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Godly Play Trainings at Trinity Cathedral

*Introduction to Godly Play – Saturday June 18 9-4
*Godly Play Core training –  Thursday, Friday July 7-9
* Introduction to Godly Play- Tuesday, Wednesday August 9 & 10 6-9 pm, two part class

Contract Charissa Simmons, 503-478-1220, charissas@trinity-episcopal.org

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SAVE THE DATE!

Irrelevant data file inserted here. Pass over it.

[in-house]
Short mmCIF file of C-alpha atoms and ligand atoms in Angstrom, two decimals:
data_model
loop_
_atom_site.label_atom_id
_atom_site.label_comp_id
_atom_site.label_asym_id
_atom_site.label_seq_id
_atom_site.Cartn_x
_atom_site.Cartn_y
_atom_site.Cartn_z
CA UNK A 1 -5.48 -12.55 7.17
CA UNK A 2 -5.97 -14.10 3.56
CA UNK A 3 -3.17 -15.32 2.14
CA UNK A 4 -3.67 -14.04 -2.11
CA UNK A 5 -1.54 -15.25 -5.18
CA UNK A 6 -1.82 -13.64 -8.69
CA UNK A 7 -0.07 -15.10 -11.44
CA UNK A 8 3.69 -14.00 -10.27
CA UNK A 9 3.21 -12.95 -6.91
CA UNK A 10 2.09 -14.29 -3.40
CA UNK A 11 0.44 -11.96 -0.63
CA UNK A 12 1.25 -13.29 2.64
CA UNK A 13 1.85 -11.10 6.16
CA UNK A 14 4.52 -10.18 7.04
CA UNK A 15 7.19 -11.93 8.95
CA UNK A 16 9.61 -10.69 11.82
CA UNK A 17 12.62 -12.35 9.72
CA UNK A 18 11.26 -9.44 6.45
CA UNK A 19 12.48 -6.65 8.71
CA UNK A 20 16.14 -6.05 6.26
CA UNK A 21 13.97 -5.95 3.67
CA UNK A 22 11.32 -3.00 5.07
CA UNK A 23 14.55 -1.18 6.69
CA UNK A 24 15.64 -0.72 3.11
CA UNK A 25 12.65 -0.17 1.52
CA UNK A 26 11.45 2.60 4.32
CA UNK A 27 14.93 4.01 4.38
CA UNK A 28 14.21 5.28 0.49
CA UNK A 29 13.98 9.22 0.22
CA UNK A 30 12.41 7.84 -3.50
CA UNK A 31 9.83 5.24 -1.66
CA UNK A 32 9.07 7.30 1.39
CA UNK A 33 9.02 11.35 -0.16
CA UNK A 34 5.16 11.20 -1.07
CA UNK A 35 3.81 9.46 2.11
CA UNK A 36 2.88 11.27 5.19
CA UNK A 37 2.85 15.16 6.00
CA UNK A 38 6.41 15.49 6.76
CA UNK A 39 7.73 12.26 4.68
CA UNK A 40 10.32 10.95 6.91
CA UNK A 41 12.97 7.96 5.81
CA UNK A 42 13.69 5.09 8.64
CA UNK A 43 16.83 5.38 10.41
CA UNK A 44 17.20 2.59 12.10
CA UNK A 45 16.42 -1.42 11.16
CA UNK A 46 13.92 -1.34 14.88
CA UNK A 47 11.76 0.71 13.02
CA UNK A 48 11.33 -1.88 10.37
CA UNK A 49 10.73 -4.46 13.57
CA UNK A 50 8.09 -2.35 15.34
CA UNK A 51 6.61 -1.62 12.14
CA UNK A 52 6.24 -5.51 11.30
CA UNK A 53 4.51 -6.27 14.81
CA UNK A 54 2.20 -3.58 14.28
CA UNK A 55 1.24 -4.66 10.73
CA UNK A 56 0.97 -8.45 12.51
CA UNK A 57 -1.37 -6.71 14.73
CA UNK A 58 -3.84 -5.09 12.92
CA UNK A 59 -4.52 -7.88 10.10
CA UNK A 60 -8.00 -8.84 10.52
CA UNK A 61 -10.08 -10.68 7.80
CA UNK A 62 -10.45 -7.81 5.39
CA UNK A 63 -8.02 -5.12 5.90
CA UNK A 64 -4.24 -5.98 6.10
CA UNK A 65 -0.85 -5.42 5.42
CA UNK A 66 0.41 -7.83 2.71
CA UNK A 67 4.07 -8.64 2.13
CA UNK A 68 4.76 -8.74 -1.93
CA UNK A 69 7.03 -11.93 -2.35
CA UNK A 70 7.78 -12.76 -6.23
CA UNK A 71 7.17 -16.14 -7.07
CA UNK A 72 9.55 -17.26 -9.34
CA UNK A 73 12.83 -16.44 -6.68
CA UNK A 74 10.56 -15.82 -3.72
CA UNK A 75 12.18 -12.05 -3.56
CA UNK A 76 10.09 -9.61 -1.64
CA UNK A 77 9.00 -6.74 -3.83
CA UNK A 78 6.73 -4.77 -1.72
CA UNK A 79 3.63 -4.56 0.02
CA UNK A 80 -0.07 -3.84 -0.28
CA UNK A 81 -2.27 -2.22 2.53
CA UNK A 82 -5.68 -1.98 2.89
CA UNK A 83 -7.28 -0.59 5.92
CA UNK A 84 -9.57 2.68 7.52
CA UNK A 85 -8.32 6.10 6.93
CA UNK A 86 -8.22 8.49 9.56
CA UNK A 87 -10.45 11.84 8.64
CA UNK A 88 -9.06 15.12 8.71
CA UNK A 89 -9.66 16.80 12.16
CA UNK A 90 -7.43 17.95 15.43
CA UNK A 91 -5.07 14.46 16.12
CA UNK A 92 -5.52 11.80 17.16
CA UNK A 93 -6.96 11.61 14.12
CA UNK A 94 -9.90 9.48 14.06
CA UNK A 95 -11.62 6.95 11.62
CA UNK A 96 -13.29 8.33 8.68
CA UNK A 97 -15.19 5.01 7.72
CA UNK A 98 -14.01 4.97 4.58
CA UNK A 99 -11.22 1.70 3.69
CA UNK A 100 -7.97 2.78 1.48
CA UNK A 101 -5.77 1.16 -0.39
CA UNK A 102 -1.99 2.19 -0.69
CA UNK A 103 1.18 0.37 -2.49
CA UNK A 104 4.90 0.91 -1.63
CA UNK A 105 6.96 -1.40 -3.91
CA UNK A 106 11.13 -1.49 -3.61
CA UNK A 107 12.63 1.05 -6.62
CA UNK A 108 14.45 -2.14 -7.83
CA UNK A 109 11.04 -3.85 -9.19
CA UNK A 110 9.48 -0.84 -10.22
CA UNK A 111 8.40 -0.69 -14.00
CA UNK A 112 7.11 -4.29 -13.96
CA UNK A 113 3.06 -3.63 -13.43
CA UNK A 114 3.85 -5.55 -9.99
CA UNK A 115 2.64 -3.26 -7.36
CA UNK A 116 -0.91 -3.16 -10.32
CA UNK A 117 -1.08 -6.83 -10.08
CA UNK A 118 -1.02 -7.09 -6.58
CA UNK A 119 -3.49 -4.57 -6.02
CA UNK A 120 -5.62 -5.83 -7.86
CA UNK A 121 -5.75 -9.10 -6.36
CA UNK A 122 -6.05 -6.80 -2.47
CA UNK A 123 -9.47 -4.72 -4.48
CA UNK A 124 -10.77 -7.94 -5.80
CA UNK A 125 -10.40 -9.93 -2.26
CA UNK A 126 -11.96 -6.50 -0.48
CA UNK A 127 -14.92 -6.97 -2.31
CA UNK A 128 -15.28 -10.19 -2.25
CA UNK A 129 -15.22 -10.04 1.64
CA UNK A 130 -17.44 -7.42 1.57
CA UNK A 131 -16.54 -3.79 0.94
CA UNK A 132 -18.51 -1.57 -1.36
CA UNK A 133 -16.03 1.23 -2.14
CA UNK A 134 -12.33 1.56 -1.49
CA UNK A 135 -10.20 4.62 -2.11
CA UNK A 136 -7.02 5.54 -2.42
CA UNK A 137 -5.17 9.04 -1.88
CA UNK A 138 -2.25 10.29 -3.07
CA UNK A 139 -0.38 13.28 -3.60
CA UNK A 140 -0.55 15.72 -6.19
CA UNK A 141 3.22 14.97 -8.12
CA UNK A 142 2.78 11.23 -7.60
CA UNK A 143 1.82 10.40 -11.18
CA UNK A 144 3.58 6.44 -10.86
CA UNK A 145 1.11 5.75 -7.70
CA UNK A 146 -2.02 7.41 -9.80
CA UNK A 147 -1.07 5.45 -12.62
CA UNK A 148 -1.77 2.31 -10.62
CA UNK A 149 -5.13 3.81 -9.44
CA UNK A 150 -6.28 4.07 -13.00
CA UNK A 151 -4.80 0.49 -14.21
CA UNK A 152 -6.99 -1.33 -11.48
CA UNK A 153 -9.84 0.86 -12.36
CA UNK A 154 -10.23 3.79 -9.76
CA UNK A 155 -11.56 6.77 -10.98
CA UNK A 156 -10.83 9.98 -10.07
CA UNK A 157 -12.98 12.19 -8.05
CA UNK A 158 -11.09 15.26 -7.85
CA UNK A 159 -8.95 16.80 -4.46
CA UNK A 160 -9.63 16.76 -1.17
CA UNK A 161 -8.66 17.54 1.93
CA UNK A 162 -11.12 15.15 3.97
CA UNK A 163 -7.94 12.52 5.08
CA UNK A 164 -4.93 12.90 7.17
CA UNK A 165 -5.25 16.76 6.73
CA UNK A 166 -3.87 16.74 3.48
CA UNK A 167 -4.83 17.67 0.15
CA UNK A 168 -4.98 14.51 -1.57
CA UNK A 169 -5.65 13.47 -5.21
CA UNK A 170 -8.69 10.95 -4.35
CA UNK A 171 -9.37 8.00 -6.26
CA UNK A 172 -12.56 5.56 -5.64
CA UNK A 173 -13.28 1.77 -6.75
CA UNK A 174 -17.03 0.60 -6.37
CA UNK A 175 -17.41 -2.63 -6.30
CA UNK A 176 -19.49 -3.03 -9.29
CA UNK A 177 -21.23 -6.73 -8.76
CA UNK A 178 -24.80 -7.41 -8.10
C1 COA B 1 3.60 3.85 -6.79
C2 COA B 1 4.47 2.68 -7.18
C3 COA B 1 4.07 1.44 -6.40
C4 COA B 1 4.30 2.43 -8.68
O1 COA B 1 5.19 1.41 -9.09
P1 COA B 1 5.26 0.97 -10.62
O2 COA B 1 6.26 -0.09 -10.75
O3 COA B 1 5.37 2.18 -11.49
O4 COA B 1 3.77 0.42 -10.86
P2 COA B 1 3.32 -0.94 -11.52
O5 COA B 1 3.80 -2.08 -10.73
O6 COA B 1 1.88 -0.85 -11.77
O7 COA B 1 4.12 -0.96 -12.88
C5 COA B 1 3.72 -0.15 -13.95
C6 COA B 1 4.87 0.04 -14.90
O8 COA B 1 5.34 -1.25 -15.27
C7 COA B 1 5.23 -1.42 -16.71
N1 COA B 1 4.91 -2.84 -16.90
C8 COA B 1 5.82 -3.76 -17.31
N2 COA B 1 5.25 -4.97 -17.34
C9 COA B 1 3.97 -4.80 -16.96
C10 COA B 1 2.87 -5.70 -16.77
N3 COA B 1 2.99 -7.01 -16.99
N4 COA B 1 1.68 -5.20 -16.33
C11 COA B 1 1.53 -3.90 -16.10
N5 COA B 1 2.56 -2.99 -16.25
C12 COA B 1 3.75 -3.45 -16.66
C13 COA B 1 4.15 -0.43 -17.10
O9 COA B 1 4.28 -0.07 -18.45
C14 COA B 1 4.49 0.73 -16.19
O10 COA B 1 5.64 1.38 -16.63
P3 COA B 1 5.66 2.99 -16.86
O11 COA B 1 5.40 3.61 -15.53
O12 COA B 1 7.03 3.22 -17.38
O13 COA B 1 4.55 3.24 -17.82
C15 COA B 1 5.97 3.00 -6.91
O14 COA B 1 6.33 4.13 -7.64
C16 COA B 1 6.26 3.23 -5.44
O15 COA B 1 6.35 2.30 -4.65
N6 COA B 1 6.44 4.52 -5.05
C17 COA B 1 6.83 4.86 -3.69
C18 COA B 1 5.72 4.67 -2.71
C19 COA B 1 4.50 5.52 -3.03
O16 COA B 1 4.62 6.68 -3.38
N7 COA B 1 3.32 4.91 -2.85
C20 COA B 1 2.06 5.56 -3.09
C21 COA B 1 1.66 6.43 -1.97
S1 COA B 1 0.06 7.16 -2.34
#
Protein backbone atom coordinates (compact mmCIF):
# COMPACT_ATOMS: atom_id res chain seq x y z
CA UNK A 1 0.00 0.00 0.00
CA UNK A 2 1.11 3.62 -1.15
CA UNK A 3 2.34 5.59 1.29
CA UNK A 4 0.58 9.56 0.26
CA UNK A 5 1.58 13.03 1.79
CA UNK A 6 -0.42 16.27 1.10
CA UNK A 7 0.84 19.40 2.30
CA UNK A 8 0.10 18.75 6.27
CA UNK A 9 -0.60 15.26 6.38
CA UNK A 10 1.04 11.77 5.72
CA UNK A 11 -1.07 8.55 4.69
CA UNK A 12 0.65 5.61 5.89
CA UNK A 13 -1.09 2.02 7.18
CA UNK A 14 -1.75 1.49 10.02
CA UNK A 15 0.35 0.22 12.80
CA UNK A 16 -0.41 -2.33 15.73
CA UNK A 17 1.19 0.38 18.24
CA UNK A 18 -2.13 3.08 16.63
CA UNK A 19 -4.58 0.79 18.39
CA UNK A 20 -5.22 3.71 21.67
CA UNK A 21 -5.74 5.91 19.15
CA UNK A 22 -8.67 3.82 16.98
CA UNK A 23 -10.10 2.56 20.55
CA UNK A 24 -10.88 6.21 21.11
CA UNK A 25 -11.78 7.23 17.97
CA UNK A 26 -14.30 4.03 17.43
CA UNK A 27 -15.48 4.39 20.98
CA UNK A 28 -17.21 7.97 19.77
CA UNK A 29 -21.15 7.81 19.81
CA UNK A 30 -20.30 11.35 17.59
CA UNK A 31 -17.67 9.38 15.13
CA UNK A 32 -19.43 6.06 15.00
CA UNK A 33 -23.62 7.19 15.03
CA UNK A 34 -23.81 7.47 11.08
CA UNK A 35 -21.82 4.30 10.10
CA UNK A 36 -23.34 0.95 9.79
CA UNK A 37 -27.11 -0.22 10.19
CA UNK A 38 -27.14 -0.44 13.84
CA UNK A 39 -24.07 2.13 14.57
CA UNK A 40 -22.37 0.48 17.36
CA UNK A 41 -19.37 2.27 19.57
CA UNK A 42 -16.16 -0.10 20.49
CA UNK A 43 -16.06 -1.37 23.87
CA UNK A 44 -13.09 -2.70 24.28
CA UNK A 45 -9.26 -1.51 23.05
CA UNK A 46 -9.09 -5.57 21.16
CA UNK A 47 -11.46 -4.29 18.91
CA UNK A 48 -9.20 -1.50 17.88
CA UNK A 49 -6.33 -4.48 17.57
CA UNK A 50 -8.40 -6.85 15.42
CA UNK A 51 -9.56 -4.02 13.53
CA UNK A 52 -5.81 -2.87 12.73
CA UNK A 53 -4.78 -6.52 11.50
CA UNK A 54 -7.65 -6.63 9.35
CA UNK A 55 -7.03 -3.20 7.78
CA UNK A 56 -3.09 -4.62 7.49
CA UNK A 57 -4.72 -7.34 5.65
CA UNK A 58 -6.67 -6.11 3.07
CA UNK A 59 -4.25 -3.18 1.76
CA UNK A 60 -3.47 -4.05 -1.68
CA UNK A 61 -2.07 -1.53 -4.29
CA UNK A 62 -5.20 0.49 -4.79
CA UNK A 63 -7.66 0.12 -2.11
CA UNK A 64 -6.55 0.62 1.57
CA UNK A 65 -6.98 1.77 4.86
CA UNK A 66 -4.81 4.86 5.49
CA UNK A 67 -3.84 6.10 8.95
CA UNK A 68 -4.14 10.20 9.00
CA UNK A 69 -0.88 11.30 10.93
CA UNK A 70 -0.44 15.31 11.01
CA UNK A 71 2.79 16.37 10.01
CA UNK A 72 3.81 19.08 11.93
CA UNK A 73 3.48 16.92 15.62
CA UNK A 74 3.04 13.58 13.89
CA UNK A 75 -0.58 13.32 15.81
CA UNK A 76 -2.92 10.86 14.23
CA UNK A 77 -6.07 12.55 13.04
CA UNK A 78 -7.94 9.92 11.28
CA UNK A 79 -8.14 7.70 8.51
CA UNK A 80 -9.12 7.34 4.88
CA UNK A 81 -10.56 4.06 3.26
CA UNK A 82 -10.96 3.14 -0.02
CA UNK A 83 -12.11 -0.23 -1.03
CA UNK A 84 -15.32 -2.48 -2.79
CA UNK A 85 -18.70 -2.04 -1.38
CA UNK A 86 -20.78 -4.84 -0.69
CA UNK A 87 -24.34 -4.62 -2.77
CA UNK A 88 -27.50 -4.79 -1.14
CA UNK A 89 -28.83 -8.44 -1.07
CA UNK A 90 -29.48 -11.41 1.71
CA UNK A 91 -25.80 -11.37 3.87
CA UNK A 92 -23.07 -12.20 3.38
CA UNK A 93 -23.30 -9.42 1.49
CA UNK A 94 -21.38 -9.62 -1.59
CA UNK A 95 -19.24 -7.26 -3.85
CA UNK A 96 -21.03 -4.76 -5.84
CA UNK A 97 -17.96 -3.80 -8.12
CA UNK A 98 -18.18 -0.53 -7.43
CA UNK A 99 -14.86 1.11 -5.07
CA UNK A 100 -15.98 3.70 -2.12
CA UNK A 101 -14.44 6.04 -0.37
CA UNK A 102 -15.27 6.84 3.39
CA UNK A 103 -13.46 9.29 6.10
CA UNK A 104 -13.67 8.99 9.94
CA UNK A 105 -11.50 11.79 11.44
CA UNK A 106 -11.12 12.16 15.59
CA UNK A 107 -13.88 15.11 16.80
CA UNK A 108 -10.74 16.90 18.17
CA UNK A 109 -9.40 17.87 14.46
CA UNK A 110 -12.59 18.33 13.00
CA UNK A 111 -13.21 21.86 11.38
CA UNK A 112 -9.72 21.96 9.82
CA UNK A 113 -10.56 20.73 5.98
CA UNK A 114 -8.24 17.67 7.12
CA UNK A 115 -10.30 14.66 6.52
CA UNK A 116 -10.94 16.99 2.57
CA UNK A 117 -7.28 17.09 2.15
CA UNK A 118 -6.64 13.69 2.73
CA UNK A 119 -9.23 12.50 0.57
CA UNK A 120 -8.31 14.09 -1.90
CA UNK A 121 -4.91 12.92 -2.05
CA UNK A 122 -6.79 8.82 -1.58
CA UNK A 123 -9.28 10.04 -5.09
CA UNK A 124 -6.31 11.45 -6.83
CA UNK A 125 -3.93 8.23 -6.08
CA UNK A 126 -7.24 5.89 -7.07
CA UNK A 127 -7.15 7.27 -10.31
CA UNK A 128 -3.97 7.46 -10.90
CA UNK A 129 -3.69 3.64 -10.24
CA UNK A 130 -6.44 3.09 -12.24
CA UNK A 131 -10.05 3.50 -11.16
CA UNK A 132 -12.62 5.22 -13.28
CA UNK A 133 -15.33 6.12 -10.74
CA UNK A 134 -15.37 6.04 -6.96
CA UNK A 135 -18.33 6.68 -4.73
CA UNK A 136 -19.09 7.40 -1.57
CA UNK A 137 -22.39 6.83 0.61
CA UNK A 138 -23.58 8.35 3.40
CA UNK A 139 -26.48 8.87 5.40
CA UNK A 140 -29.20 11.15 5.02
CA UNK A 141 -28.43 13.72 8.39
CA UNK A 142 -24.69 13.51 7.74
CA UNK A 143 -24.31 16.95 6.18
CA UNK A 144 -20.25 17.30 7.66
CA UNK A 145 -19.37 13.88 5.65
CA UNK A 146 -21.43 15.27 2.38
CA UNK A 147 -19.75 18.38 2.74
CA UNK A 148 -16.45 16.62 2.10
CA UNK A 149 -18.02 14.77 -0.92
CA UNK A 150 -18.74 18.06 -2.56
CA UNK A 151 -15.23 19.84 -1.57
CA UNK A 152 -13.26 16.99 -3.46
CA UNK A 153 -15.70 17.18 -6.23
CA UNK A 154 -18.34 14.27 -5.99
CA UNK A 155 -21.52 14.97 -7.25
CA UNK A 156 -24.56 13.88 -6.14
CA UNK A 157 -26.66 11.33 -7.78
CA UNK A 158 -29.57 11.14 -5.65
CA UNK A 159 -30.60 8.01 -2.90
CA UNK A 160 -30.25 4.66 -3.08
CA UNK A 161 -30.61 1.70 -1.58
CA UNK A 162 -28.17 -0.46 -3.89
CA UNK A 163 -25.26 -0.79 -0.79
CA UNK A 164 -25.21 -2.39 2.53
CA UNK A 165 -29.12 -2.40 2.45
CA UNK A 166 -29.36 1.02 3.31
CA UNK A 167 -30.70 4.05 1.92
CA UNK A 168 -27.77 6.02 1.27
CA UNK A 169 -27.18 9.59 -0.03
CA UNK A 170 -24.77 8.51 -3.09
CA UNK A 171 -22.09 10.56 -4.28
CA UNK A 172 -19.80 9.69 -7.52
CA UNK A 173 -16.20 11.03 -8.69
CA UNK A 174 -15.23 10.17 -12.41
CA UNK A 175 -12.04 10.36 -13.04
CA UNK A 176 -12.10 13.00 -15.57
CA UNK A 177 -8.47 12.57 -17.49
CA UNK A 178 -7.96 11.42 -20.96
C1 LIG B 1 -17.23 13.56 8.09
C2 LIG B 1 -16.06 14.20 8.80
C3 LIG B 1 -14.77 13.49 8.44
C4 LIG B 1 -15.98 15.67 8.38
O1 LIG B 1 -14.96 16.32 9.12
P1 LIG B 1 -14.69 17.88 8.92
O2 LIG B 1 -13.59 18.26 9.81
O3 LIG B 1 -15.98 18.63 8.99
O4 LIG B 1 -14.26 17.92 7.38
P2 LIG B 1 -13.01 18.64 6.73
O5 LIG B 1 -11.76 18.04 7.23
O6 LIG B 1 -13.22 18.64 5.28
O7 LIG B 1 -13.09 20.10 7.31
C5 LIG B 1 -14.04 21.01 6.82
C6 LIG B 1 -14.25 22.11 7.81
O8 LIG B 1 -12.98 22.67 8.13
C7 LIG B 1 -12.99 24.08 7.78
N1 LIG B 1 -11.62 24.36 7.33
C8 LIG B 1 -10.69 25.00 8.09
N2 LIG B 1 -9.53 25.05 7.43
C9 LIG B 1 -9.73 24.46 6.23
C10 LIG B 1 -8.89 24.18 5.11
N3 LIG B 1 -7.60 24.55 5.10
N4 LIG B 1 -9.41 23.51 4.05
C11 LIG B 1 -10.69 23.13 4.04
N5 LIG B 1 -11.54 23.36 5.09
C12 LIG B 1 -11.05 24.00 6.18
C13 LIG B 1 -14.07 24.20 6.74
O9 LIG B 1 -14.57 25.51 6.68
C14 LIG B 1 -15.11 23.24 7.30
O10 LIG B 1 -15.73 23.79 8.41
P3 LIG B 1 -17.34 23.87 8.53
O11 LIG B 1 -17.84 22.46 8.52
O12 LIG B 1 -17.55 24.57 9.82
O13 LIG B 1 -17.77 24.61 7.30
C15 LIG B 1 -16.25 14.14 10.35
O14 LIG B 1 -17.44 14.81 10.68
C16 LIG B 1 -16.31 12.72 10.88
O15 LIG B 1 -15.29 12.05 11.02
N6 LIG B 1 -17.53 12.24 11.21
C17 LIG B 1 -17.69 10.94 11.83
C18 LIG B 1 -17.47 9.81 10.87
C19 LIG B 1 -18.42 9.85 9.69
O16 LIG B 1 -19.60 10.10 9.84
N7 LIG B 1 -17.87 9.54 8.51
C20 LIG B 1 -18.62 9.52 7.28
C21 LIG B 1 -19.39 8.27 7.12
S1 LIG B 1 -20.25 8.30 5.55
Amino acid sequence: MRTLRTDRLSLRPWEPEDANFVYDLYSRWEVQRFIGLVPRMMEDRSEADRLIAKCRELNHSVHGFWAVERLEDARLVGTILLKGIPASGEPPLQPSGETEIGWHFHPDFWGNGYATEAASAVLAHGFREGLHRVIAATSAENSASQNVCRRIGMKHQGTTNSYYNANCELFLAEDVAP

From Generation to Generation, our 2nd annual conference on Lifelong Christian Formation is scheduled for Saturday, September 24, 2011 at Trinity Cathedral.  This year’s keynoter will be Julia McCray-Goldsmith, Ministry Development Officer for the Episcopal Diocese of California.  Registration information will be available soon.  Questions?  Contact Barbara Ross, Missioner for Lifelong Christian Formation at barbarar@diocese-oregon.org, or 971-204-4111, or 1-800-452-2562 ext. 111.